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The Law and the Lady

4. On The Way Home
LEFT by ourselves, there was a moment of silence among us. Eustace spoke first.
"Are you able to walk back?" he said to me. "Or shall we go on to Broadstairs, and return
to Ramsgate by the railway?"
He put those questions as composedly, so far as his manner was concerned, as if nothing
remarkable had happened. But his eyes and his lips betrayed him. They told me that he
was suffering keenly in secret. The extraordinary scene that had just passed, far from
depriving me of the last remains of my courage, had strung up my nerves and restored my
self-possession. I must have been more or less than woman if my self-respect had not
been wounded, if my curiosity had not been wrought to the highest pitch, by the
extraordinary conduct of my husband's mother when Eustace presented me to her. What
was the secret of her despising him, and pitying me? Where was the explanation of her
incomprehensible apathy when my name was twice pronounced in her hearing? Why had
she left us, as if the bare idea of remaining in our company was abhorrent to her? The
foremost interest of my life was now the interest of penetrating these mysteries. Walk? I
was in such a fever of expectation that I felt as if I could have walked to the world's end,
if I could only keep my husband by my side, and question him on the way.
"I am quite recovered," I said. "Let us go back, as we came, on foot."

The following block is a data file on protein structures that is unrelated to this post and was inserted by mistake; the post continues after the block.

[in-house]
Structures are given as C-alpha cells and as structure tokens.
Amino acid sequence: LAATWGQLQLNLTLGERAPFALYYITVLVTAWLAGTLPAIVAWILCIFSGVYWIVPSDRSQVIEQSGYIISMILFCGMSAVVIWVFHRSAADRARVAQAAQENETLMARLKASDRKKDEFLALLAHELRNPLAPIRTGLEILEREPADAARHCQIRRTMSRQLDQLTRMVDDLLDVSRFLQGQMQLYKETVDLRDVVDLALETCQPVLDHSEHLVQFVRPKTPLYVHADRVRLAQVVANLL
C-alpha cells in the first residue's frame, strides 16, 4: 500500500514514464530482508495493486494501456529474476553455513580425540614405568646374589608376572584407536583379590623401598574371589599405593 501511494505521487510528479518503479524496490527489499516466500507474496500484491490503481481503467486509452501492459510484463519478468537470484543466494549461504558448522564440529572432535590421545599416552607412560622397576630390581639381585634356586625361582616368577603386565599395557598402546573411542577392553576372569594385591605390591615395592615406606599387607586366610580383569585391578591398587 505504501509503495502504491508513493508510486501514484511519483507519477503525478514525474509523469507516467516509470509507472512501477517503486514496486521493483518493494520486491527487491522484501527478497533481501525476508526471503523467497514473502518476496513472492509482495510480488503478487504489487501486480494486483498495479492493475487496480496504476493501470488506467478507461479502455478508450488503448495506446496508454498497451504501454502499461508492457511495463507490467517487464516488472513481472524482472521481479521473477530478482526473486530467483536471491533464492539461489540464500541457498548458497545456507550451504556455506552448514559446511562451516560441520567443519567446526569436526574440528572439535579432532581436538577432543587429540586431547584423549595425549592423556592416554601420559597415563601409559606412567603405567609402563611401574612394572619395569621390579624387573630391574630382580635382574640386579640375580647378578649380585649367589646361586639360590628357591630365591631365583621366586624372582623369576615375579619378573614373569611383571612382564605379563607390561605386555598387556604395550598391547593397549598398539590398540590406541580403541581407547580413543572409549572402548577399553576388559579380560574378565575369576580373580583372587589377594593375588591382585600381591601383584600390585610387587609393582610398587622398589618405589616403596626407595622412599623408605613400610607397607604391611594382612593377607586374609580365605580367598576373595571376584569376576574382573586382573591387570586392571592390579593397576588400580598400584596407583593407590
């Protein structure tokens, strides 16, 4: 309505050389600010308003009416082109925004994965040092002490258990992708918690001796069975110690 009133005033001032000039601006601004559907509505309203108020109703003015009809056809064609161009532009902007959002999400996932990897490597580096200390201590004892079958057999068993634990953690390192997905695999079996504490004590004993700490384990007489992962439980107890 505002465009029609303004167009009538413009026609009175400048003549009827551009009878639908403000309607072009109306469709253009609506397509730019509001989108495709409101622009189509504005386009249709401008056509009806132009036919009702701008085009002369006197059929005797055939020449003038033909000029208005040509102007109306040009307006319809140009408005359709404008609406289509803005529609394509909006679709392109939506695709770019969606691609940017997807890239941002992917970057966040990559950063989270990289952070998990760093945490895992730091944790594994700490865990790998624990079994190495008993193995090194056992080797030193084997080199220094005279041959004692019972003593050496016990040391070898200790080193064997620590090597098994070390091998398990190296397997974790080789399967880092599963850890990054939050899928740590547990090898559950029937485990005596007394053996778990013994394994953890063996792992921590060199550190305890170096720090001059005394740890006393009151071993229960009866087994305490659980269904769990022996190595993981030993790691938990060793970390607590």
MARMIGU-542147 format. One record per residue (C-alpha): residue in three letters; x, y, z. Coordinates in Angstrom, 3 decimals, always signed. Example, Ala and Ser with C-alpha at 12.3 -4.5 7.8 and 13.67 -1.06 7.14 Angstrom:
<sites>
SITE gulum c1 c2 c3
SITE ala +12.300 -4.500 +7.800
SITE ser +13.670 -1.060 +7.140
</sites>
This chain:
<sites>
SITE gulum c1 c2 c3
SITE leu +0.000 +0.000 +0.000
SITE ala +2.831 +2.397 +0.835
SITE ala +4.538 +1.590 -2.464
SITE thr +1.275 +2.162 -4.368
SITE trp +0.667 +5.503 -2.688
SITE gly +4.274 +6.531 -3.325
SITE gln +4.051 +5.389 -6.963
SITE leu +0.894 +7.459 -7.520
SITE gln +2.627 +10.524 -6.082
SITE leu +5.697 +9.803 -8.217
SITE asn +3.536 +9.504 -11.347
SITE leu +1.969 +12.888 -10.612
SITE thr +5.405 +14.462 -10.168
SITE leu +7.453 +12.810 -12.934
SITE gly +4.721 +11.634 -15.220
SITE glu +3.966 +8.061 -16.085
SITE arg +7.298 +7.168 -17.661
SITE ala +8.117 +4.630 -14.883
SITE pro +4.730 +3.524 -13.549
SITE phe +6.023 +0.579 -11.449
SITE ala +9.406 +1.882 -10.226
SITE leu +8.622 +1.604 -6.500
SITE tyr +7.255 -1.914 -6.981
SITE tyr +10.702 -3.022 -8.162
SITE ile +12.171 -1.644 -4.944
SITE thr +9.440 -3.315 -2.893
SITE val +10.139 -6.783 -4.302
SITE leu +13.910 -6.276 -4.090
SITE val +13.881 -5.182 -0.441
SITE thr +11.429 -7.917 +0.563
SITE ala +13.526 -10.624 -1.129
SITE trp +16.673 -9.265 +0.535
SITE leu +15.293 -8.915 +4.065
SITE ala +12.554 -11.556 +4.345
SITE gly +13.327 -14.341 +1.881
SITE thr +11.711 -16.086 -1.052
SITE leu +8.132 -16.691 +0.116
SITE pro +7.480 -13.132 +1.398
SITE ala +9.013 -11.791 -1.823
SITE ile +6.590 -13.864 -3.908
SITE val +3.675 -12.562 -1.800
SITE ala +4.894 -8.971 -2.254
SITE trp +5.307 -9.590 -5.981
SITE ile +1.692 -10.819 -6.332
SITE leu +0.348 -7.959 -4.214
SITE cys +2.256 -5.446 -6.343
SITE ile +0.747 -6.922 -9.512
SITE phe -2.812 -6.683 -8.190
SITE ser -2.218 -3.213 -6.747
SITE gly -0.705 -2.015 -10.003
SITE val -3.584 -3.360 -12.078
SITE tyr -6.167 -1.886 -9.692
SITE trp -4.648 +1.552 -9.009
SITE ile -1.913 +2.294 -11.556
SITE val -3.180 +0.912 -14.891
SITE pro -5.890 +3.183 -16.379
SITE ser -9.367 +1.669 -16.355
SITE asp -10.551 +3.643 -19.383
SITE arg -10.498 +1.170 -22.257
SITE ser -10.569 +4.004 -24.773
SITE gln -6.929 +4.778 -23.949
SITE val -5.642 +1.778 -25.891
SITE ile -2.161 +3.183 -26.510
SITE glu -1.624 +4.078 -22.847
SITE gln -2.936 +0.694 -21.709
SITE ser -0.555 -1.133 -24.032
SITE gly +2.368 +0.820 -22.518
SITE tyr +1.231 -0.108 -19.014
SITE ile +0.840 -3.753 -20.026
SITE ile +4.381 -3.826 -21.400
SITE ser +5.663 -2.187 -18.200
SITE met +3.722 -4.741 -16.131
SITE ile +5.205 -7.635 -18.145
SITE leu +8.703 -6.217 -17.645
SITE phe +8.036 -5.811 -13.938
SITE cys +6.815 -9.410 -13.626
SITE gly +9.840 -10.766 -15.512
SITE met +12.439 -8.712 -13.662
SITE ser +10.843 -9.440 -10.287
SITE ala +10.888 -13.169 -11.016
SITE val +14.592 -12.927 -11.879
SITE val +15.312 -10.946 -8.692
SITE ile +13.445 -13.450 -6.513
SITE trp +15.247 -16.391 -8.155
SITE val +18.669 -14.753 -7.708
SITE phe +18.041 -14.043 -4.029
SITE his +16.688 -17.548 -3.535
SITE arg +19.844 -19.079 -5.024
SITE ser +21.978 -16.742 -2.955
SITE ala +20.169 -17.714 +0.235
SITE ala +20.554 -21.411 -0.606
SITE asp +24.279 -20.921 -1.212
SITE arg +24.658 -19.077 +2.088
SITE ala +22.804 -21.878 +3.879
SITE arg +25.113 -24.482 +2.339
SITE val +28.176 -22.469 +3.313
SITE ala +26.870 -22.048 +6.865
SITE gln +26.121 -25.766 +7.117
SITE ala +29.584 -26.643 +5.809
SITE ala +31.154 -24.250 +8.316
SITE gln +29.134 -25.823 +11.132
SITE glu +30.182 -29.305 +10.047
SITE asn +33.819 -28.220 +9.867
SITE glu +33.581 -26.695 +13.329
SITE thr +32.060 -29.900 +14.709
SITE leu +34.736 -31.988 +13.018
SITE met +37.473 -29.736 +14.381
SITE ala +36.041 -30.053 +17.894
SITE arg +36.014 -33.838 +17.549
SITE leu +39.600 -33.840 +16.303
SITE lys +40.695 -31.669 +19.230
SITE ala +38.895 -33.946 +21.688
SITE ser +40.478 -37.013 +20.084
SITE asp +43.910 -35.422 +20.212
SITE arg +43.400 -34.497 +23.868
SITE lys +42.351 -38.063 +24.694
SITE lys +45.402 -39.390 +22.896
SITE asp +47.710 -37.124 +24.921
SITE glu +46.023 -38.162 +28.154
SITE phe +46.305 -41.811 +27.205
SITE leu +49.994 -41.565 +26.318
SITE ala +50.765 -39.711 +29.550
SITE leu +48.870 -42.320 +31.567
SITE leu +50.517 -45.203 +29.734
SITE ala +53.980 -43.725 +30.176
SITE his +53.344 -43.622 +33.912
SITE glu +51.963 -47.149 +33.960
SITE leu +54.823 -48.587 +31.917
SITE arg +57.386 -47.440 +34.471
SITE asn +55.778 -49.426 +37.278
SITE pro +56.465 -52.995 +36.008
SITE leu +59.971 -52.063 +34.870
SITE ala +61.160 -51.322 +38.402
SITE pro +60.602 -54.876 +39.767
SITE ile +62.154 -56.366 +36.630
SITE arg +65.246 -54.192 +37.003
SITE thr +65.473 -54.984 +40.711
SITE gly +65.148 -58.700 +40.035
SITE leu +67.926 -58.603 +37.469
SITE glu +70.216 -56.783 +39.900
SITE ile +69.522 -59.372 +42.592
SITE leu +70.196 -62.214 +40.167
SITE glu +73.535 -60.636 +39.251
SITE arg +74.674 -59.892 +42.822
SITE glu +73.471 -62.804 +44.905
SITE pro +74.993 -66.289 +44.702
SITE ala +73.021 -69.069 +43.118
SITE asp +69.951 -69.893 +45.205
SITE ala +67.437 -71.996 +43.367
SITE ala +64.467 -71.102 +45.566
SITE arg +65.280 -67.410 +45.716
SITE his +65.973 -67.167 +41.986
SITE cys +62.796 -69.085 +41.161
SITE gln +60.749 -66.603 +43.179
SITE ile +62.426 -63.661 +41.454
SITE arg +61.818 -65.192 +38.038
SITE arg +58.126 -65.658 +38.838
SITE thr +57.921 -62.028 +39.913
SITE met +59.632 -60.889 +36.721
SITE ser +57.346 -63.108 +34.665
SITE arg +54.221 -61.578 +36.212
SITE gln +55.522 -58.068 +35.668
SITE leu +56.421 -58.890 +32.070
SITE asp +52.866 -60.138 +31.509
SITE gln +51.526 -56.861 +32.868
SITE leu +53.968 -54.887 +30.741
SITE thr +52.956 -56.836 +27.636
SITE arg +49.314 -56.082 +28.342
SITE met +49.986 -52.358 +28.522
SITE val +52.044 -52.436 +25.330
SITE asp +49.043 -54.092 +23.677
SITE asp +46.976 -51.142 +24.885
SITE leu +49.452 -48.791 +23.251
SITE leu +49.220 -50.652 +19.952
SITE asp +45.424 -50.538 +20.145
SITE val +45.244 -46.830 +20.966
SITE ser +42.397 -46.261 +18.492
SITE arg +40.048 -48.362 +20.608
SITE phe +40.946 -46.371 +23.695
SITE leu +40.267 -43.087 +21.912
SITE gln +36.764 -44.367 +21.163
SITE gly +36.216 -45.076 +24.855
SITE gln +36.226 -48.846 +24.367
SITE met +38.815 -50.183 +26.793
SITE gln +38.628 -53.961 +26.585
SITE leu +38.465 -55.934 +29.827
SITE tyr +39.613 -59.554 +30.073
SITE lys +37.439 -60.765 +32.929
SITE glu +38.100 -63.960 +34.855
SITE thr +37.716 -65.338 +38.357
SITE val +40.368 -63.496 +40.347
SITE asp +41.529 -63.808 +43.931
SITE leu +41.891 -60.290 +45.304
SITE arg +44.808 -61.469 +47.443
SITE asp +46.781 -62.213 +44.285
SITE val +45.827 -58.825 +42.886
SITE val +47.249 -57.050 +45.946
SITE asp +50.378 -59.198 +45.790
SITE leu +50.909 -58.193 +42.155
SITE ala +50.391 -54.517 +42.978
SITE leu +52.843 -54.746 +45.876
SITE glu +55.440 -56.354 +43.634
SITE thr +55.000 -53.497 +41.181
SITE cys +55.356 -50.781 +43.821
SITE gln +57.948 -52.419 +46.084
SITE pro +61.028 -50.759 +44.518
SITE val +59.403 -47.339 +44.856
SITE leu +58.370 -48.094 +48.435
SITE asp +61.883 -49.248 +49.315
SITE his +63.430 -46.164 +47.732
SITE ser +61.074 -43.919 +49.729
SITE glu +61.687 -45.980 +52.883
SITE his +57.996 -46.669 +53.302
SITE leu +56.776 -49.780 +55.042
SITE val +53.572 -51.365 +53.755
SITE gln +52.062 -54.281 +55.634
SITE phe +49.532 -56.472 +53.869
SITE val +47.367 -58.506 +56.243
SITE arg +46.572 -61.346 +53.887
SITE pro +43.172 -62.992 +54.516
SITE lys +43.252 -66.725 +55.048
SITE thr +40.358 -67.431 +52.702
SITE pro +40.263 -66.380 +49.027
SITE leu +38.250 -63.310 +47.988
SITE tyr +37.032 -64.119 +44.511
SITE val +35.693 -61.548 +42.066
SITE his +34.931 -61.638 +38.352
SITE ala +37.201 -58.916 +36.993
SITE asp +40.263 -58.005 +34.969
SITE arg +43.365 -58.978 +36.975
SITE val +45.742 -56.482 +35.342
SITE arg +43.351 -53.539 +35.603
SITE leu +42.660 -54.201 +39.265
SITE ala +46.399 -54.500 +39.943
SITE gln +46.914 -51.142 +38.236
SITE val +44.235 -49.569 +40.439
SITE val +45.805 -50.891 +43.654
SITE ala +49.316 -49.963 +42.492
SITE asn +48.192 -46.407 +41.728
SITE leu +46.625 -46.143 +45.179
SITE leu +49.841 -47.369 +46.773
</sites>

Eustace glanced at the landlady. The landlady understood him.
"I won't intrude my company on you, sir," she said, sharply. "I have some business to do
at Broadstairs, and, now I am so near, I may as well go on. Good-morning, Mrs.
Woodville."
She laid a marked emphasis on my name, and she added one significant look at parting,
which (in the preoccupied state of my mind at that moment) I entirely failed to
comprehend. There was neither time nor opportunity to ask her what she meant. With a
stiff little bow, addressed to Eustace, she left us as his mother had left us taking the way
to Broadstairs, and walking rapidly.
At last we were alone.
I lost no time in beginning my inquiries; I wasted no words in prefatory phrases. In the
plainest terms I put the question to him:
"What does your mother's conduct mean?"
Instead of answering, he burst into a fit of laughter--loud, coarse, hard laughter, so utterly
unlike any sound I had ever yet heard issue from his lips, so strangely and shockingly
 
 
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